“No you won’t!”  He slapped me on the knee hard, and his laugh was as strong and deep as a lion’s roar.  “But that’s okay, you’re still a good guy.  Hey,”  he said, changing subjects faster than Darlene could open a beer.  “Did I tell you about Lolita?”

            I threw a look to Darlene to indicate that his wife, though silent, was still in the room; just in case he wanted to tell me about something he may not want his wife to know.

            “I don’t believe you did,” I answered, more meekly than I would have preferred.

            “Well come on, then, let me show ‘er to ya.”

            And with that, he was up and out the door. 


October 5th, 1974.  2:35 PM


Even though he was walking at a leisurely pace, Silver Jones’ stride was so that I had to jog slightly to even attempt to keep up with him.  As we moved across the front yard, one of the men tossing the football yelled out to my host.

            “Hey, Silver, come on man, can we eat yet?”

            “We’ll eat when I say we eat,” he said, not even looking at the man.  But then when we got to the garage, he yelled at the guy who had set up the grill and was now sitting in a rusted lawn chair and appearing quite bored.  “Yo, Jo-Jo, what the hell you doing, man?  Me and my buddy here are getting hungry.  Light that sucker up.”

            Silver then lead me into the garage, and pulled the chain of the single, naked light bulb which hung from the ceiling.  It didn’t add much light, but the sun was streaming in through the garage door at the proper angle where I could see well enough. 

            The garage was noticeably better organized and cleaner than Silver’s house. But then again, I was sure he’d spent more time there, so it made sense in an odd way.  Three or four shiny red tool chests were placed neatly against the walls, and above his workbench was a pegboard where the outline of each tool was now surrounding the apparatus it was meant to be.  Off in one corner was an acetylene torch, with the hose wrapped tidily and resting on the top of the tank.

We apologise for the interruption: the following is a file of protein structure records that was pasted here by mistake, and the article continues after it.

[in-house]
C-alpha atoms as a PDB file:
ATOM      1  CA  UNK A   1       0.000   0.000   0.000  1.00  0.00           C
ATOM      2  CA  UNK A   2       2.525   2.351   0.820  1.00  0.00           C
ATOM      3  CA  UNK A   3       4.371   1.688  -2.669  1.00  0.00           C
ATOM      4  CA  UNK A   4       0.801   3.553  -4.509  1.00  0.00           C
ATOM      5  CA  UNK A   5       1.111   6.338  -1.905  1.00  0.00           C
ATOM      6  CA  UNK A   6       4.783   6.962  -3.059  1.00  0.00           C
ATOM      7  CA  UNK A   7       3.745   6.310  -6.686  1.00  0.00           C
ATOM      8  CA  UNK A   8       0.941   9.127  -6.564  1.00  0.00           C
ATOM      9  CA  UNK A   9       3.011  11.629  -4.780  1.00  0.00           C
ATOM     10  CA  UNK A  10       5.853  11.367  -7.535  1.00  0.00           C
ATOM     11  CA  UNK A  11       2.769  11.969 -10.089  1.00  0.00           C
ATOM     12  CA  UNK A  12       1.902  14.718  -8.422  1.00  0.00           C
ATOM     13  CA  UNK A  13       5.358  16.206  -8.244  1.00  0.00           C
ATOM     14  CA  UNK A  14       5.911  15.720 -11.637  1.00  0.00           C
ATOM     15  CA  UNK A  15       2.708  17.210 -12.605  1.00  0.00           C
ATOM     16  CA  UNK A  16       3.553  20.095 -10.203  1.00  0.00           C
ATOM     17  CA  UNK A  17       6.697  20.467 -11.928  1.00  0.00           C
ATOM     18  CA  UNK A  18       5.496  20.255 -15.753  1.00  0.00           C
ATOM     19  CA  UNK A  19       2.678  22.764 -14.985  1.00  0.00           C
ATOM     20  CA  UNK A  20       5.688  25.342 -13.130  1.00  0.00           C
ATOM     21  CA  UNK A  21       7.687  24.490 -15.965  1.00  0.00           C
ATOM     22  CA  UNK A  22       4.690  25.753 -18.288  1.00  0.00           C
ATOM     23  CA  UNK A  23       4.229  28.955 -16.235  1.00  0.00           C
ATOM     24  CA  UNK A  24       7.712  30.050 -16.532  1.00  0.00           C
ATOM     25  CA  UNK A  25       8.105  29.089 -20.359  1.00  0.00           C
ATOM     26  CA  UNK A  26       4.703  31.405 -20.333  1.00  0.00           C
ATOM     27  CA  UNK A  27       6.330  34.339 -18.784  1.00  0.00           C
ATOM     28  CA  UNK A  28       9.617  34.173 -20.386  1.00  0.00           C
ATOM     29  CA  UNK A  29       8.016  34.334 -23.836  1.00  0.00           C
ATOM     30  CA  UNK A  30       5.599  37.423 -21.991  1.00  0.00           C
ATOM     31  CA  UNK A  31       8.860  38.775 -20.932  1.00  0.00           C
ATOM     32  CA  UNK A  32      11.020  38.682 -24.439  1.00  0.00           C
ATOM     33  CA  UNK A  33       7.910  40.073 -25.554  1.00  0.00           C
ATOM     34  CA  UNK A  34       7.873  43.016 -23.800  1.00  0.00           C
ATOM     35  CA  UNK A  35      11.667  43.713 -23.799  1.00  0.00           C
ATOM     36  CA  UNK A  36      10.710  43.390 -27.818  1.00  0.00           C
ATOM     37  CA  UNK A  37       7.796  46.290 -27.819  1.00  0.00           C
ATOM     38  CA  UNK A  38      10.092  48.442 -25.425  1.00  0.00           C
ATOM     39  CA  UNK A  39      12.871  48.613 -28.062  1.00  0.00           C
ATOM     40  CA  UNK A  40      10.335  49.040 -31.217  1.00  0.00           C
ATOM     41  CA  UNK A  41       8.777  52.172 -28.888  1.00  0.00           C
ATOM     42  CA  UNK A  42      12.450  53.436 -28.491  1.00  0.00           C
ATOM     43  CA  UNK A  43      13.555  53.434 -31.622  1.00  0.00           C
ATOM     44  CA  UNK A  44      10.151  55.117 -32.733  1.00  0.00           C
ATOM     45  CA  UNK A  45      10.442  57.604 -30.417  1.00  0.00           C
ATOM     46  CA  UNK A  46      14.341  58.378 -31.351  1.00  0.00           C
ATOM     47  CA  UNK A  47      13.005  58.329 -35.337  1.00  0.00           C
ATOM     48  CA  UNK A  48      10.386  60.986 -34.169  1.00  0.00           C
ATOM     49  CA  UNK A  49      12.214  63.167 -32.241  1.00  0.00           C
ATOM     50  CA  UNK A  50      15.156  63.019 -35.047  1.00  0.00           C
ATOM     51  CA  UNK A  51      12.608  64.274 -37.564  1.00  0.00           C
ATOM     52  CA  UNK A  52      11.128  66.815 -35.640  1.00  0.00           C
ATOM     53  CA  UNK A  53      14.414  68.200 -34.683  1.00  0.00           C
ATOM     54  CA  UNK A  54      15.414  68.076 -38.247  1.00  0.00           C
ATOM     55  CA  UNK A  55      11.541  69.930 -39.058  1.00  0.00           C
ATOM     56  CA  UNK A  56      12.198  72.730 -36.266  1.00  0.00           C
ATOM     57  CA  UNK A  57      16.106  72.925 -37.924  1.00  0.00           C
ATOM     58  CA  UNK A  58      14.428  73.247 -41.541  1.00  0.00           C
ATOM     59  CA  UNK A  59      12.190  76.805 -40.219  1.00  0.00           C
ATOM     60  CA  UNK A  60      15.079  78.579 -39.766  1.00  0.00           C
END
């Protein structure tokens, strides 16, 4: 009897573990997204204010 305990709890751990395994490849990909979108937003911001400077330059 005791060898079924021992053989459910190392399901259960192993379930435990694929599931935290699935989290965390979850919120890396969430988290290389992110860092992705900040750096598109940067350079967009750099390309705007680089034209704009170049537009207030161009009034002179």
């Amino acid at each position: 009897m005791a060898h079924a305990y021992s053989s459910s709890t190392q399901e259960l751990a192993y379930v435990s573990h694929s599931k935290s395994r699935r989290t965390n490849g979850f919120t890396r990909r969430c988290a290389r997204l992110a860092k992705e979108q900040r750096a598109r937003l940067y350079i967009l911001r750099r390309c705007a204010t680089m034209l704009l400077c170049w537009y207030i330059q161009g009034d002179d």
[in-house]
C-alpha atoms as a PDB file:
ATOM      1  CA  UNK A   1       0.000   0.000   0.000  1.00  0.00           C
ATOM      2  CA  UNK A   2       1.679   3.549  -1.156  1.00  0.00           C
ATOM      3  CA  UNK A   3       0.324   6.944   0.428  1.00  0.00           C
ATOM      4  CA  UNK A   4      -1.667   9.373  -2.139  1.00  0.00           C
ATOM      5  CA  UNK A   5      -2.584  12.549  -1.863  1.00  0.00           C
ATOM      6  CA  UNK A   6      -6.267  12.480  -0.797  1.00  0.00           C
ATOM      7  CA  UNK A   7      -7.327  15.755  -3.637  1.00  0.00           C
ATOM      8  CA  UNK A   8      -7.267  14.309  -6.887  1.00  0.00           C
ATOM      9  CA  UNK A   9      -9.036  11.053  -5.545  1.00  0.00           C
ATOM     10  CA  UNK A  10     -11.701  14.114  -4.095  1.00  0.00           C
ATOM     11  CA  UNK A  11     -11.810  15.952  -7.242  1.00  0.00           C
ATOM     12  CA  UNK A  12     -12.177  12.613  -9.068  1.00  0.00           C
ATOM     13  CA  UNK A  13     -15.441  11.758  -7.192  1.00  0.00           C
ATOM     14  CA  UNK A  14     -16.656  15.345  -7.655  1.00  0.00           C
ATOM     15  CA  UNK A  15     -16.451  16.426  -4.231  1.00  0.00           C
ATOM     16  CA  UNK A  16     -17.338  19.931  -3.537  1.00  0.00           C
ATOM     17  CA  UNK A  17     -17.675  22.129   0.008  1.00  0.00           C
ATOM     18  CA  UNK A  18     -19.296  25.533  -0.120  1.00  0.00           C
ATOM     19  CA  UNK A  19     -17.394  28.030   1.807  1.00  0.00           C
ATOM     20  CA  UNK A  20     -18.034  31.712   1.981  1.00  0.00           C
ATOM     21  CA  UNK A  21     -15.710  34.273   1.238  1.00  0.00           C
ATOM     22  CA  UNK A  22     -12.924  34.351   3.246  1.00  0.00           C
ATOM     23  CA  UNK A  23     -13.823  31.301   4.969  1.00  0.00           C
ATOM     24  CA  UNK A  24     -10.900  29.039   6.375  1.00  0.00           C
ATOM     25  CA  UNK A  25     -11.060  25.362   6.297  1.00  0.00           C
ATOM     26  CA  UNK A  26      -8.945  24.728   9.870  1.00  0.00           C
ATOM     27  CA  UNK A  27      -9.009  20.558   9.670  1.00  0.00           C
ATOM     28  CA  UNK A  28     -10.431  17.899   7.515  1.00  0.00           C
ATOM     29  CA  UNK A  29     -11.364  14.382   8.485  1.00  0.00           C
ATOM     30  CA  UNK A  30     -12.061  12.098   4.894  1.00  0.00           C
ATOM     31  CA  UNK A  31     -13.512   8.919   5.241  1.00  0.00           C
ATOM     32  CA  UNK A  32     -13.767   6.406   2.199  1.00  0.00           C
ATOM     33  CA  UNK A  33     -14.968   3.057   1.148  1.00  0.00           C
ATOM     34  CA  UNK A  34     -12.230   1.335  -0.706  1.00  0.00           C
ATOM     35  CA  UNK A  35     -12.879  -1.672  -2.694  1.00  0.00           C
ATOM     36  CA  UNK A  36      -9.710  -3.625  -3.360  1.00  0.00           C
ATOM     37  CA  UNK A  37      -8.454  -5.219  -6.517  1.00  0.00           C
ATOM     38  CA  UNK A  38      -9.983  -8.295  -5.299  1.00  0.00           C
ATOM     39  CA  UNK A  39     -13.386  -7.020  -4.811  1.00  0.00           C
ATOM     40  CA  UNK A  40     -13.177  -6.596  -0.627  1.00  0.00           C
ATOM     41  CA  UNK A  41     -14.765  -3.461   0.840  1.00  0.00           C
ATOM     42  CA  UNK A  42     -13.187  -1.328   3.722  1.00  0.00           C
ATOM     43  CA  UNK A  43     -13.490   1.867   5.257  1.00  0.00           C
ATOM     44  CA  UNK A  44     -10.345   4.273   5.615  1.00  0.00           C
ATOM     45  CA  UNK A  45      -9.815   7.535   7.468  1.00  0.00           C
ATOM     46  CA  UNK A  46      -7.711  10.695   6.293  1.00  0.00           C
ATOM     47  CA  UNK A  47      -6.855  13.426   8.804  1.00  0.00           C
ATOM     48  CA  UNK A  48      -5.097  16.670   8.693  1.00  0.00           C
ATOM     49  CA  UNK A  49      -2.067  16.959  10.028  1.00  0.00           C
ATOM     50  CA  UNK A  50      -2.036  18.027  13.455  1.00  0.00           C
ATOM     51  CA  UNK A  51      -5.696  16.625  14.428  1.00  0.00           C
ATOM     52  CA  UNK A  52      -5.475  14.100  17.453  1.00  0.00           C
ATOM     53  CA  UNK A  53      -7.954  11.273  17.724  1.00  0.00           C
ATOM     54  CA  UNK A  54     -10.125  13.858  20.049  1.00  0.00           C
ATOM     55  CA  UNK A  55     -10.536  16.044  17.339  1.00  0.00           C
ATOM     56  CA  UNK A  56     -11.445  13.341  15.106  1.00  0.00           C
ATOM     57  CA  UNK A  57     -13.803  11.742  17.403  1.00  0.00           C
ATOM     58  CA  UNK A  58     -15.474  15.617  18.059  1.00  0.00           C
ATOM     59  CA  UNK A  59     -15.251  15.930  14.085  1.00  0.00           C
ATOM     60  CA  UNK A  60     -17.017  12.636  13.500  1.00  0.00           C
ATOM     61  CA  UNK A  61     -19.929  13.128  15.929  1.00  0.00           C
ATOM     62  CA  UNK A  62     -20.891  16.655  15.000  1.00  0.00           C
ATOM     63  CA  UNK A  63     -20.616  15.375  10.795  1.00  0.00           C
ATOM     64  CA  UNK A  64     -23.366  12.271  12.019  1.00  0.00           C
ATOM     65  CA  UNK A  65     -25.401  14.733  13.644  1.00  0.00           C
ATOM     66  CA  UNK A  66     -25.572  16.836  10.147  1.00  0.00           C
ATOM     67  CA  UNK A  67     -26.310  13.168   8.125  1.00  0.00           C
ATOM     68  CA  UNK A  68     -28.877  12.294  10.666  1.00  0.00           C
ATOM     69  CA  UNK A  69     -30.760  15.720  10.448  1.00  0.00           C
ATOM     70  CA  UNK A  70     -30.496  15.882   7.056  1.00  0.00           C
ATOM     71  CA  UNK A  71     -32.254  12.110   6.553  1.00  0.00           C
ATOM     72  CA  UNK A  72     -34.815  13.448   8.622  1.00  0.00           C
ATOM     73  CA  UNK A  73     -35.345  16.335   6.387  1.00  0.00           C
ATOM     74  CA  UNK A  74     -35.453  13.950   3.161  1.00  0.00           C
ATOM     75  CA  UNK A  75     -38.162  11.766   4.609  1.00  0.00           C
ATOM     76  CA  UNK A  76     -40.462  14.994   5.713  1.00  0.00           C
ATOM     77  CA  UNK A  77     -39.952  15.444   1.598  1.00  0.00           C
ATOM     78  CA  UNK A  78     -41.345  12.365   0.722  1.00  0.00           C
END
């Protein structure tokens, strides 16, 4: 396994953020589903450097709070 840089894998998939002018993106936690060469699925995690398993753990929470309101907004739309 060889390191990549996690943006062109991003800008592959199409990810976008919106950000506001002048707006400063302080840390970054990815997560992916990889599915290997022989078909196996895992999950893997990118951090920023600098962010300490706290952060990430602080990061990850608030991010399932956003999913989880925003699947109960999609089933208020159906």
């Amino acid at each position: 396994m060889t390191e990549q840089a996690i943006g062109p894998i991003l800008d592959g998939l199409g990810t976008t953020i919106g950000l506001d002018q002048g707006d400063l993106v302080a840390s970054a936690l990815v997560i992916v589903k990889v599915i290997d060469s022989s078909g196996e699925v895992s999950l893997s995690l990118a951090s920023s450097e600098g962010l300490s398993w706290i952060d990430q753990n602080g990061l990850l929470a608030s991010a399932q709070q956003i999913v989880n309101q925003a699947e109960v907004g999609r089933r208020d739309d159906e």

The most obvious object in the room, though, was right in the center of the garage, and covered with a grease-stained sheet.  Silver walked up to the object, turned to me, cleared his throat, and trying to sound very regal said, “Ladies and gentlemen, it is my pleasure to present to you Lolita, queen of the open road!”  And with that, he quickly pulled the sheet off of a motorcycle, as if displaying to a society crowd a masterpiece of art.  And though I was not a crowd, nor admittedly of the society sect, what I saw would have to fall into the category of masterpiece.

            Driving around the country as much as I do, I’d seen my share of motorcycles: small bikes, big bikes, new bikes, and old bikes.  But never had I seen anything with a kickstand that was quite as stunning as what I was looking at that moment.

            My mind was spinning over the concept that each of the parts that made up this thing would actually work in tandem to make it run.  Each pipe, wire, coil and spring weren’t just for aesthetic purposes, they would really do something that would enable someone to ride this beast; they were where they should be to perform their task, and yet each one shined on its own, like a diamond in some ass-kicking tiara.

            My breath had been taken away so that it took me a few moments to realize that Silver was talking.  And since I had missed the beginning of what he said, and he was chattering away so quickly, I didn’t even try to keep up with him.  Numbers, CC’s, parts, models, makes, and various phrases that began with the word “customized,” were coming out of his mouth with so much excitement, and at such a rate, that strangely I suddenly realized how I had sounded to my mother when, as a boy, I would come home from the theater and ramble on relentlessly about how much I enjoyed a cowboy flick.  Eventually, though, Silver said something I could comprehend: